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If you are reading this from your laptop, chances are good that a tantalum capacitor is transmitting the signal. Tantalum, element 73 (Ta), is a sought-after metal found not only in computers, mobile/cell phones and play-stations, but also in alloys used for turbine blades, rocket heat-shields, smoke detectors and even in surgical wiring for broken bones.
Thailand ranks among the world's major reserves of Ta and similar rare-earth elements. The main Europe-based Ta producer has just provided the Thai economy with a US$70 million vote of confidence through increased investment in a Ta processing facility in the eastern-seaboard Maptaphut industrial area, just down the coast from well-known Pataya beach.
Over the past several years refined Ta has been subject to price instability ranging from US$100 to $1000 per kilogram. Those following Ta ore production elsewhere, for example in Western Australia (WA), may find the Thai investment perplexing. WA represents another key Ta source, but the major Australian producer, Sons of Gwalia, has recently seen its share value flop.
The Ta market has sunk into its current phase pressed down by large stockpiles coupled with flattened demand for electronic components following the 2001 dot-com crash. Also of concern to investors is the spectre of new tantalum substitutes, some much cheaper. In spite of these factors, those behind the large Thai Ta investment must be looking for a market upturn, but how soon?
Back in 1986 Ta production achieved some notoriety in Thailand, when opposition to a Phuket Ta refinery on environmental grounds brought together 70,000 protestors and led to a costly arson attack. Phuket had seemed a logical refinery site. Tin slag is a good Ta source and centuries of tin mining have left the island with huge accumulations of this slag. Also, nearby mountains are rich in rare-earth minerals, including Ta ores. However, the Ta extraction process relies on chemicals such as potassium chloride and sulfuric and hydrofluoric acids. The danger of spills catalysed the nascent Thai green movement and mobilised the Phuket tourism sector into a firm opposition.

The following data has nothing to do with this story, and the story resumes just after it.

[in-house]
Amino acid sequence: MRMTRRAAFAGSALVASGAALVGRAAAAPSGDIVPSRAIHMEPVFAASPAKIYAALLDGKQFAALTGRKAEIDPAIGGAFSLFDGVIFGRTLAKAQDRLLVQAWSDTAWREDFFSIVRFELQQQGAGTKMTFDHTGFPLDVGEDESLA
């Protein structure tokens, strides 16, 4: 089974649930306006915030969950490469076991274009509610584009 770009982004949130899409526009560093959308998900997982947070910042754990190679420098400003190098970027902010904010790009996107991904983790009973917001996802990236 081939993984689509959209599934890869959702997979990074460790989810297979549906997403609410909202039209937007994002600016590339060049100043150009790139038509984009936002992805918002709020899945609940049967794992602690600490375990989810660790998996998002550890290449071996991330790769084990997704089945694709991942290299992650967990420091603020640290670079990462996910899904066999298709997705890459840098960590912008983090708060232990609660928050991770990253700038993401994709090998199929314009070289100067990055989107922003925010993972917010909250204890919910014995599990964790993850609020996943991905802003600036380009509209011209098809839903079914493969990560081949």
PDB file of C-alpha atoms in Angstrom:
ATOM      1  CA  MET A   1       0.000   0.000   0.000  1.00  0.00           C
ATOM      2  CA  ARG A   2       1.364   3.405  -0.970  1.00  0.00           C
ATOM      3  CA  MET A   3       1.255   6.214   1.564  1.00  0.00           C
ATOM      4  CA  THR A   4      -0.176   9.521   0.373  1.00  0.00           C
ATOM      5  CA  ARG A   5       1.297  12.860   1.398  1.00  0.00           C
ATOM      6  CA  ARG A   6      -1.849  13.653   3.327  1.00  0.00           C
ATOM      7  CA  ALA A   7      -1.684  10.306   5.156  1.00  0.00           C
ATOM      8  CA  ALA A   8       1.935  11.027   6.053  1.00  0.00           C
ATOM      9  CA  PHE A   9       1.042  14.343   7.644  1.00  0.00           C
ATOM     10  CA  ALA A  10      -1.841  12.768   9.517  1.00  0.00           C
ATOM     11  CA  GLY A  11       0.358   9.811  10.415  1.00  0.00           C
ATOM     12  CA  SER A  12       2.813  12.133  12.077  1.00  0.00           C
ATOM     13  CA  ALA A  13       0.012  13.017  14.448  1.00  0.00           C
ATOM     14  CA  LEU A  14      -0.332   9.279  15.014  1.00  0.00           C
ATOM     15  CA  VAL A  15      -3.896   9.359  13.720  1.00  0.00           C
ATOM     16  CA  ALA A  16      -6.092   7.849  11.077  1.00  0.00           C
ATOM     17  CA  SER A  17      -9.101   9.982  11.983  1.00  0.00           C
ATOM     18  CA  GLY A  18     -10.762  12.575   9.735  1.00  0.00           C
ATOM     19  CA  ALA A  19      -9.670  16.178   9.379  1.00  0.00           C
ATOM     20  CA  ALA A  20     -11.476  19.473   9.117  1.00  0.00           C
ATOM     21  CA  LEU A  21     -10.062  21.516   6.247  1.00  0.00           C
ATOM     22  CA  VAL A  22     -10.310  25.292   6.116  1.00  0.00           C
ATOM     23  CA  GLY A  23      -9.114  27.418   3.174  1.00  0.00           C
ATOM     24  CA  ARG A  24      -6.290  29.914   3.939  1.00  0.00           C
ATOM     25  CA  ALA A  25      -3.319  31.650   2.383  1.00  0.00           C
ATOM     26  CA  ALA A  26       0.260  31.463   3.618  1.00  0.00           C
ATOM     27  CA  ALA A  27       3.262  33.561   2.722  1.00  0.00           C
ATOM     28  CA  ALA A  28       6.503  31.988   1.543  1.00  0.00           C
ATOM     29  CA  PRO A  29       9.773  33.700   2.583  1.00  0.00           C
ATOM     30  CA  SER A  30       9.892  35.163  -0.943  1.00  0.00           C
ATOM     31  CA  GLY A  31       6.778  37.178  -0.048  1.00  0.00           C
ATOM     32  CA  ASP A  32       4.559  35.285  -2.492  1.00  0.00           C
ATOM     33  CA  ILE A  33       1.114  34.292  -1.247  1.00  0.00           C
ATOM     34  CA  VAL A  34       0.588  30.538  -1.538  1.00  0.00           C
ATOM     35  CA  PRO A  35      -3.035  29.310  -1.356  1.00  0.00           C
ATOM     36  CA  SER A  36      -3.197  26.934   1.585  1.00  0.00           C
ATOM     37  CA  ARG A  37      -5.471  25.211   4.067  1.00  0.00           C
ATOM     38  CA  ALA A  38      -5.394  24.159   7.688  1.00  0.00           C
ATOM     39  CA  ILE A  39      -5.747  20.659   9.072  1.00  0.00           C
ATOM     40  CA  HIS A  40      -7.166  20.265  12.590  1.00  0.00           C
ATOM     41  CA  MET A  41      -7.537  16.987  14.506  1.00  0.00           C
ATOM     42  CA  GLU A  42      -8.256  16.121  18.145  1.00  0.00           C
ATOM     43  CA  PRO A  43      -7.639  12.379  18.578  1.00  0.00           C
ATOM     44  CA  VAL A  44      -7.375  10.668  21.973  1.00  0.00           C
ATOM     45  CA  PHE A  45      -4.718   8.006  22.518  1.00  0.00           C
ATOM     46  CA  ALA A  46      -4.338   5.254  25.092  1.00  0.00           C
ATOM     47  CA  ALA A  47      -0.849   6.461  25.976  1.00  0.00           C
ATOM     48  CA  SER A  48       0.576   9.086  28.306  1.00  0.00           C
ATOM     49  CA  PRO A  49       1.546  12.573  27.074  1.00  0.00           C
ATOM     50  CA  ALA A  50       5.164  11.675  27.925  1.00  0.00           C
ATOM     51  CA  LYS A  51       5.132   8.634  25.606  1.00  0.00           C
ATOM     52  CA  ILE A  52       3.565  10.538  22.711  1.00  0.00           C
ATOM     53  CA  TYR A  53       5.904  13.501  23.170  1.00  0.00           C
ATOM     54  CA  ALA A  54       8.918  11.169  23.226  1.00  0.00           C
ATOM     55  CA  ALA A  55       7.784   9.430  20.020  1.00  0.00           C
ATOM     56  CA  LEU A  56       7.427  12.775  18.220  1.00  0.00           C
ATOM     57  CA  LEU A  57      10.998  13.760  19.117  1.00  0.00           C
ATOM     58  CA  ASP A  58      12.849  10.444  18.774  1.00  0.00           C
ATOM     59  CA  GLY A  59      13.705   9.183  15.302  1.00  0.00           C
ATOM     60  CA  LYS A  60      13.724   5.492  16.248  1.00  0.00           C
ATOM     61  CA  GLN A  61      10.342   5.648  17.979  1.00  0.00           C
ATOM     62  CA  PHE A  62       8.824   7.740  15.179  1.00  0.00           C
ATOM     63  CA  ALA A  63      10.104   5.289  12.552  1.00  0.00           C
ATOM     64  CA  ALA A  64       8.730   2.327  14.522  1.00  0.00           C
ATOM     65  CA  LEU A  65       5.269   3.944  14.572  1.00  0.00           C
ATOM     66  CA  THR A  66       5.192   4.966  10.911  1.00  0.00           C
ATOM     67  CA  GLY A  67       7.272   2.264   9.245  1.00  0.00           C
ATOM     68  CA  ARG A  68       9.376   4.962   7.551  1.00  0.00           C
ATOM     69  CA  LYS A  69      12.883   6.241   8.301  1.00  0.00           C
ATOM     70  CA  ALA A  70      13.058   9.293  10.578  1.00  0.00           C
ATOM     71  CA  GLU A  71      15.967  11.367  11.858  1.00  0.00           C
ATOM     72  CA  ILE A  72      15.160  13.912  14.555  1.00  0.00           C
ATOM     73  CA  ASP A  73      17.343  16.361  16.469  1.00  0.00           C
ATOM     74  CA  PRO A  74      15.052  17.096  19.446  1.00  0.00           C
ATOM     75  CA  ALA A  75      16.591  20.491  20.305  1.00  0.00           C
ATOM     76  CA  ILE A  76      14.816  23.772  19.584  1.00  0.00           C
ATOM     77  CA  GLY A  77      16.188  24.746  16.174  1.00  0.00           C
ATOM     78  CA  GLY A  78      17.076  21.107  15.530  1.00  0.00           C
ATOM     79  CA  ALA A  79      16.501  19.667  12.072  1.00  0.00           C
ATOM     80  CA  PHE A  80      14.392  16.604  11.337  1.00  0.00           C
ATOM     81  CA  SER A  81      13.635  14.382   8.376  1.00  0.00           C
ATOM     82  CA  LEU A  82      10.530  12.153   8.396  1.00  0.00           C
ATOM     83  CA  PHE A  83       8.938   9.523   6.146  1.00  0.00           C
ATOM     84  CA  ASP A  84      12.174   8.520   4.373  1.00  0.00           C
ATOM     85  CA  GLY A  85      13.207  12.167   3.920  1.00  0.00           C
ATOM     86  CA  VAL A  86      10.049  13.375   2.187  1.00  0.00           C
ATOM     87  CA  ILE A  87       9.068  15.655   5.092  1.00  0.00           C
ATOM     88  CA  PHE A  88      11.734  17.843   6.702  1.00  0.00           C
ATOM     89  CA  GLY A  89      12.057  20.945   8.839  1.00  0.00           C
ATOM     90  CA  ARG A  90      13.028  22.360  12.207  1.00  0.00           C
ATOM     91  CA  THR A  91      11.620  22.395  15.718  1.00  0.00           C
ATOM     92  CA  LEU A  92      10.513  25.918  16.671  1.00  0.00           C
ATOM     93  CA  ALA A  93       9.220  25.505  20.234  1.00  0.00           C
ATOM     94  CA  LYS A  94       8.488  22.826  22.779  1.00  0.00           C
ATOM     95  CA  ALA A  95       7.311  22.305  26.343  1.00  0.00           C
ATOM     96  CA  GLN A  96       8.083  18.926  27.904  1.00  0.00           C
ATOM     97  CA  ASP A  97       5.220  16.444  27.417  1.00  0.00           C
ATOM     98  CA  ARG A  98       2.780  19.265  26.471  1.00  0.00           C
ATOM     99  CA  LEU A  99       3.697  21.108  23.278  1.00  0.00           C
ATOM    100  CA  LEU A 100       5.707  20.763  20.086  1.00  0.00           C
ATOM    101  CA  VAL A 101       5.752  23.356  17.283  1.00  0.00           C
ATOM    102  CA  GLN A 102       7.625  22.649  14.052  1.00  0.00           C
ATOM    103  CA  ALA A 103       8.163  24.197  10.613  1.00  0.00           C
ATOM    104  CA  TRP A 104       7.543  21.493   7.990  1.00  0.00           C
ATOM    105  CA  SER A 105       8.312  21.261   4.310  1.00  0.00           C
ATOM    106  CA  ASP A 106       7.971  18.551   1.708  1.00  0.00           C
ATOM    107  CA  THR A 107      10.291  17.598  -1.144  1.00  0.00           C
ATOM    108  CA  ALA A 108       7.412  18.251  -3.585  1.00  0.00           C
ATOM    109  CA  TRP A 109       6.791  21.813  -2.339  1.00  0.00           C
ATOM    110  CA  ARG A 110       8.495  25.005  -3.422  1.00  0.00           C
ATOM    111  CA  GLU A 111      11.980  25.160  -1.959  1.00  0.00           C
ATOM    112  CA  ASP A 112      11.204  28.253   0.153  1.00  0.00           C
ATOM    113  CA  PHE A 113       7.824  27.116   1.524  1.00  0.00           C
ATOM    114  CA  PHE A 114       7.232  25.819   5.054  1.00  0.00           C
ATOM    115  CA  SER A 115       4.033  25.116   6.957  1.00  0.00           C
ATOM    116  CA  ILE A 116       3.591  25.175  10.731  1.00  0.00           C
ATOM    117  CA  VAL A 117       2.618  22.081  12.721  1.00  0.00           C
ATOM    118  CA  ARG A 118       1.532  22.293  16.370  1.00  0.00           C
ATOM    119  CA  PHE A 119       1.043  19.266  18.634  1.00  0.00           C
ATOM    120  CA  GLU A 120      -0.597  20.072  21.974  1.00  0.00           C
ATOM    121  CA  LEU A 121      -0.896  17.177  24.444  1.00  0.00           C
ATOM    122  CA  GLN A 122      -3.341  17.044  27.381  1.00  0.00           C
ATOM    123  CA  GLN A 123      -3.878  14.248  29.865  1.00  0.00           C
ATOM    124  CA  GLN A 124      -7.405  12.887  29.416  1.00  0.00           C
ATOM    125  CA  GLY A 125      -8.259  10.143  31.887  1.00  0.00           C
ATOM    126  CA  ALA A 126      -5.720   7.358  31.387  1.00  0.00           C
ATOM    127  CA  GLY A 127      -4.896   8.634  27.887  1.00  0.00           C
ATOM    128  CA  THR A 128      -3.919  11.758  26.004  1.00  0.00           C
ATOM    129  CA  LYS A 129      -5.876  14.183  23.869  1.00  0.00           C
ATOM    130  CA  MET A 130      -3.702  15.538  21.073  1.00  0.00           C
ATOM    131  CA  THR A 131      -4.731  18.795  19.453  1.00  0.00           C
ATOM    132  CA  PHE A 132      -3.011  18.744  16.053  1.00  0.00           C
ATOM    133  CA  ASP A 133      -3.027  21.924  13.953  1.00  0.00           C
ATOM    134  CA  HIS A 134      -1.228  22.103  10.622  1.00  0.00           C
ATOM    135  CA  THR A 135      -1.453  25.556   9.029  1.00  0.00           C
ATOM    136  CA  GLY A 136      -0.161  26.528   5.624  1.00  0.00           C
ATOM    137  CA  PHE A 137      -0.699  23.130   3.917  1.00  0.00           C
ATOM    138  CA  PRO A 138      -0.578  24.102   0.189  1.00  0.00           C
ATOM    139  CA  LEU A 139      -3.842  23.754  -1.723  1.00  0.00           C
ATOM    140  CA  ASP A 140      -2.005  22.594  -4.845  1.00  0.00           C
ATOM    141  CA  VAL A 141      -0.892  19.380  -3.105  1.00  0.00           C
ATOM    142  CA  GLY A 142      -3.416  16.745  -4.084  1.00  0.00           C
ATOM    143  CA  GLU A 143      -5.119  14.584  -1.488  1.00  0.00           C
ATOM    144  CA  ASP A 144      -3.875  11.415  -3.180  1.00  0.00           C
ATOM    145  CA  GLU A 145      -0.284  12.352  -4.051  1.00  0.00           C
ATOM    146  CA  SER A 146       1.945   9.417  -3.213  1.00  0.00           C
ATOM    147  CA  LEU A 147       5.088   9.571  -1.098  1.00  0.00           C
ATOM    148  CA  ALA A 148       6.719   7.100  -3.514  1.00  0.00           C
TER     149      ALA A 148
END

Four years after this setback, Ta refining moved to Maptaphut, where the controlling interest soon went to the subsidiary of a German company better known for analgesics. Perhaps with Phuket headaches in mind, Bayer Thailand has made sustained efforts to soothe Thai environmentalists. The company, which also produces polymers and related products, has sponsored youth ecology camps and environmental-awareness programs, including guided Maptaphut tours. For now at least, the Ta story is one of success.
WATCHPOINT: Following from the tantalum case, will combined Thai and global conditions lead to similar investments that can both aid economic recovery and play a constructive role in environmental protection?
About our company:
AFG Venture Group is an Asia and Australia based corporate advisory and consulting firm with over 20 years experience in creating alliances, relationships and transactions in Australia, South East Asia and India; including a 15 year history of corporate and equities advisory in Australia, undertaking merger, acquisition, divestment, fund raising and consulting for private and public companies.
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